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Sourdough Starter from Scratch: Capturing the Wild Yeast

 

This is the time of year when I can look forward to baking again soon.  I don’t bake much in the summer because it makes the house too hot, and I am limited to an itty bitty outdoor toaster oven.  Not so good for fussing over bread loaves.  So the cooler weather encouraged me to get a sourdough starter going, to be ready for the bread baking season to come.

Every few years I experiment with making a starter from scratch – catching the wild yeast and making it grow.  I have had some successes and some failures, but this time I have a very active culture.  Here is how I did it.

making a sourdough starter from scratch

 

To make a sourdough mother, you need:

  • Clean glass or enamel bowl
  • Clean spoon
  • Clean distowel
  • 2 cups good quality white flour (I use King Arthur Unbleached All-Purpose Flour)
  • 1 1/2 cups good water (I use well water, but you could use distilled water or purified bottled water – you don’t want to use water that has been chlorinated, like what we call “city water.”  If you wouldn’t put it in your fishtank, don’t put it in your starter.)
  • a couple of cups more flour and water on hand to feed the starter for the first week

On Day 1, you will mix your 2 cups flour and 1 1/2 cups water in the bowl, with the spoon, and cover with the dishtowel.  Leave it out on the counter in the kitchen.  That is all.  Seems simple, but you have just laid a Cunning Trap for some wild yeast.  If there is any wild yeast floating around in your kitchen (and there probably is), it will begin to grow in your yeast trap, also known as your bread and water mixture.  It may take a couple of days to show itself, or you may get lucky, like I did this time, and you may get a yeast culture growing rapidly right away.  In the picture above, the “mother” (in sourdough circles we call it a “mother” and refer to it as a “her,” now that you are making your own, you can do the same) is only 12 hours old, but you can see the bubbling that indicates the yeast is growing, feeding and respiring.  Those bubbles are what make your bread rise.

On Day 2, you will feed “her” 1/3 cup flour and 1/4 cup water.  As shown above, this is a simple process of dump and stir.  You won’t get her perfectly smooth, just a few swipes with a clean spoon to incorporate the flour and water is good enough; the yeast will do the rest.  If you see a clear fluid on top of the mother when you check it, that is fine, just stir it back in when you feed her.  The fluid is alcohol which is a result of the metabolism of yeast (wine or beer, anyone?) and acts as a natural preservative for your starter and adds flavor to your bread.

On Day 3, do the same.  Keep on doing this until you have reached Day 7.  At this point, you should use or discard some of the starter, and refrigerate the mother in a glass container (I am using a mason jar).

**I decided to refrigerate my starter on Day 3, due to its very active nature and the fact that it was already getting very flavorful/sour.  Use your own judgement, these are guidelines, not rules!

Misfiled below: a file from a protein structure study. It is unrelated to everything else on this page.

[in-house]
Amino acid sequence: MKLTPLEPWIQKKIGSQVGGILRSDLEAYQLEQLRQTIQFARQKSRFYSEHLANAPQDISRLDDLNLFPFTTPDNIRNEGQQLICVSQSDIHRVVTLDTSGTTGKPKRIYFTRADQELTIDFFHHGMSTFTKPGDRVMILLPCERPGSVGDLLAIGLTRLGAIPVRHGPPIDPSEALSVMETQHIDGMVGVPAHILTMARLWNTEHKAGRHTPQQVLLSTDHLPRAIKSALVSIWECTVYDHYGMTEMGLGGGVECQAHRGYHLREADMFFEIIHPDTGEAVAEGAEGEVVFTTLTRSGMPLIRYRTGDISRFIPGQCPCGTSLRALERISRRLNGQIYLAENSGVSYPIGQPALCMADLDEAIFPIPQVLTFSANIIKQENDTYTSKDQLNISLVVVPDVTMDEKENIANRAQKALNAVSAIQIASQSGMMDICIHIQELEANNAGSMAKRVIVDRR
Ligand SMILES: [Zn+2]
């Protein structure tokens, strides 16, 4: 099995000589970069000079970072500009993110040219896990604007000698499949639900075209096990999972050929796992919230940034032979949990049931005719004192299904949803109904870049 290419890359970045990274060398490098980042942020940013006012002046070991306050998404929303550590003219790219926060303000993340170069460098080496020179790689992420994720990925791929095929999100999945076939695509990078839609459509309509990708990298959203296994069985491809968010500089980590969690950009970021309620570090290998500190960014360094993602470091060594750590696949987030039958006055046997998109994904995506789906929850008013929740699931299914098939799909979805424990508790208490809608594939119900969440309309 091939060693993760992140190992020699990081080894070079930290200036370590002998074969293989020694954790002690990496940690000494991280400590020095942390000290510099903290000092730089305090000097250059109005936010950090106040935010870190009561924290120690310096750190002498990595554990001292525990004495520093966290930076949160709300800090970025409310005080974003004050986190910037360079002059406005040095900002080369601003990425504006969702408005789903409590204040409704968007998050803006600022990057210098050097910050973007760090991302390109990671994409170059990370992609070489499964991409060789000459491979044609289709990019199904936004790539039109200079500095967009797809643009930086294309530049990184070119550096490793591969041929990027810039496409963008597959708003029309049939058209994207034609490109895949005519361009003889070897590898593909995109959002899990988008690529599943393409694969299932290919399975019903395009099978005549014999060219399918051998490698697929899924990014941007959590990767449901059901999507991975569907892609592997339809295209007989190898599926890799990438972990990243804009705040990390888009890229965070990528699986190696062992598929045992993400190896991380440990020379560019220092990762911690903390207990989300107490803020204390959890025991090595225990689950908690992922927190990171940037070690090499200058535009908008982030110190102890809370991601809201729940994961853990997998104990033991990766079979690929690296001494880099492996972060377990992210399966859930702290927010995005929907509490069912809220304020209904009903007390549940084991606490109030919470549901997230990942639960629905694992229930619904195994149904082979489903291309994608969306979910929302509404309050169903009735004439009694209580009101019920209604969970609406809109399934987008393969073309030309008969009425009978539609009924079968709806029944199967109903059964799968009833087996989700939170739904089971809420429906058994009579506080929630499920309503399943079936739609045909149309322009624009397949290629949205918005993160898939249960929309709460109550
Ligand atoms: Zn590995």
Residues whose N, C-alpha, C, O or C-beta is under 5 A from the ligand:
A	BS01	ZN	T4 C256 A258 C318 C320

IF you see any kind of mold or pinkish fluid on your starter – it is no good!  Throw it out at once!  The lovely trap of flour and water is desirable to many microorganisms, but the only one that we want to catch is the wild bread yeast.  You may unwittingly catch some other kind.  Just throw it out and try again with fresh and very clean bowl, spoon, and towel.

Wild Sourdough Starter Links

Here are some good resources for reading about making a starter from scratch, but I encourage you to go ahead and try it.  You can read and read about this kind of process, and look at various methods and ingredients, but in the end, you just have to try it for yourself.

My guidelines above are based on the instructions found at “Bread the Mary Jane Way.”  I love how her site expresses the joy of making an elemental baking substance out of thin air, as it were!

My first experience with setting a Cunning Trap for the wild yeast living in my house came from the encouragement found in my dear old battered King Arthur Flour 200th Anniversary Cookbook.  They have quite a bit of that book online and here is the part about the starter.

There are very detailed instructions and lots of pictures here on the Wild Yeast Blog.

Soon I will tell you what to do with that starter once you have made it…

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Making Peach Jam for the freezer

Pomona’s Universal Pectin is a lovely product that allows the making of jam or jelly with any amount (even NONE)  of any sweetener you like.  It is available in the Texarkana area at Granary Street health food store, 3425 New Boston Road
Texarkana, TX (903-831-5940), at least I bought some there a while back.

The jam that I made today had:

12 cups of mashed up peaches (plus juice of one lemon)

2 cups of sugar.

The quantity of fruit used the whole box of pectin – this is not a product like SureJell, where you use the whole box at one time – but you could have made three 4cup batches of jam or jelly with  one box of pectin.

For comparison, using low sugar SureJell, the recipe would have been:

12 cups peaches

9 cups sugar.

Just for fun, I looked up the recipe with regular, full sugar SureJell (brace yourself):

12 cups peaches

15 cups sugar.